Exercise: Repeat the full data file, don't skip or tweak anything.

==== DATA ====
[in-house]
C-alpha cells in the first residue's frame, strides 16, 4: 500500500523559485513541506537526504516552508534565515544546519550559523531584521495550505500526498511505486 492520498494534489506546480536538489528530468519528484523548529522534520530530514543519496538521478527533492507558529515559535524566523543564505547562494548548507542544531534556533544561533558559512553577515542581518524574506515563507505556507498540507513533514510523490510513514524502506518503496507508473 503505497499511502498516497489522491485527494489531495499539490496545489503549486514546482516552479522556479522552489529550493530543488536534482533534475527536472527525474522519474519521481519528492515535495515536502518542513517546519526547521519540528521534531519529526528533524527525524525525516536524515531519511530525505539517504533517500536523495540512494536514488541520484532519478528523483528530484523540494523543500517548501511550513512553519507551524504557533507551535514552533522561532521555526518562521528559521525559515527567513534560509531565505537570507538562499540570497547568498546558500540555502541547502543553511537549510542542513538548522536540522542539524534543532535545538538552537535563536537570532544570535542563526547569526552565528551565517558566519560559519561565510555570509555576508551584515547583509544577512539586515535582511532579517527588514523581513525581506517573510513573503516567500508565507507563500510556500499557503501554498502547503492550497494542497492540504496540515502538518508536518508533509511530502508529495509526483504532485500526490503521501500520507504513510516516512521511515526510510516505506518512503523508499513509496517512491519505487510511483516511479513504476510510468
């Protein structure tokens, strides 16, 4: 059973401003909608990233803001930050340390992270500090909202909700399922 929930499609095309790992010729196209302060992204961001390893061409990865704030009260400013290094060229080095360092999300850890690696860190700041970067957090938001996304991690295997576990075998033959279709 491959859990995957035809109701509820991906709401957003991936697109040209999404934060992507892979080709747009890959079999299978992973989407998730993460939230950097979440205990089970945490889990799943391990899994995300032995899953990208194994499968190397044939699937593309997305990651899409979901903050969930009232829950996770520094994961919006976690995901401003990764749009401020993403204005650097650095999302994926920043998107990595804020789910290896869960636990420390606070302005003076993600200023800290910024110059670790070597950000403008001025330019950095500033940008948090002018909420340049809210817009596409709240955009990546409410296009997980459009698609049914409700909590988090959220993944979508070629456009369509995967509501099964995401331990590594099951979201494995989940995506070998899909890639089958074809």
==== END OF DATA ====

[in-house]
C-alpha cells in the first residue's frame, strides 16, 4: 500500500523559485513541506537526504516552508534565515544546519550559523531584521495550505500526498511505486 492520498494534489506546480536538489528530468519528484523548529522534520530530514543519496538521478527533492507558529515559535524566523543564505547562494548548507542544531534556533544561533558559512553577515542581518524574506515563507505556507498540507513533514510523490510513514524502506518503496507508473 503505497499511502498516497489522491485527494489531495499539490496545489503549486514546482516552479522556479522552489529550493530543488536534482533534475527536472527525474522519474519521481519528492515535495515536502518542513517546519526547521519540528521534531519529526528533524527525524525525516536524515531519511530525505539517504533517500536523495540512494536514488541520484532519478528523483528530484523540494523543500517548501511550513512553519507551524504557533507551535514552533522561532521555526518562521528559521525559515527567513534560509531565505537570507538562499540570497547568498546558500540555502541547502543553511537549510542542513538548522536540522542539524534543532535545538538552537535563536537570532544570535542563526547569526552565528551565517558566519560559519561565510555570509555576508551584515547583509544577512539586515535582511532579517527588514523581513525581506517573510513573503516567500508565507507563500510556500499557503501554498502547503492550497494542497492540504496540515502538518508536518508533509511530502508529495509526483504532485500526490503521501500520507504513510516516512521511515526510510516505506518512503523508499513509496517512491519505487510511483516511479513504476510510468
């Protein structure tokens, strides 16, 4: 059973401003909608990233803001930050340390992270500090909202909700399922 929930499609095309790992010729196209302060992204961001390893061409990865704030009260400013290094060229080095360092999300850890690696860190700041970067957090938001996304991690295997576990075998033959279709 491959859990995957035809109701509820991906709401957003991936697109040209999404934060992507892979080709747009890959079999299978992973989407998730993460939230950097979440205990089970945490889990799943391990899994995300032995899953990208194994499968190397044939699937593309997305990651899409979901903050969930009232829950996770520094994961919006976690995901401003990764749009401020993403204005650097650095999302994926920043998107990595804020789910290896869960636990420390606070302005003076993600200023800290910024110059670790070597950000403008001025330019950095500033940008948090002018909420340049809210817009596409709240955009990546409410296009997980459009698609049914409700909590988090959220993944979508070629456009369509995967509501099964995401331990590594099951979201494995989940995506070998899909890639089958074809």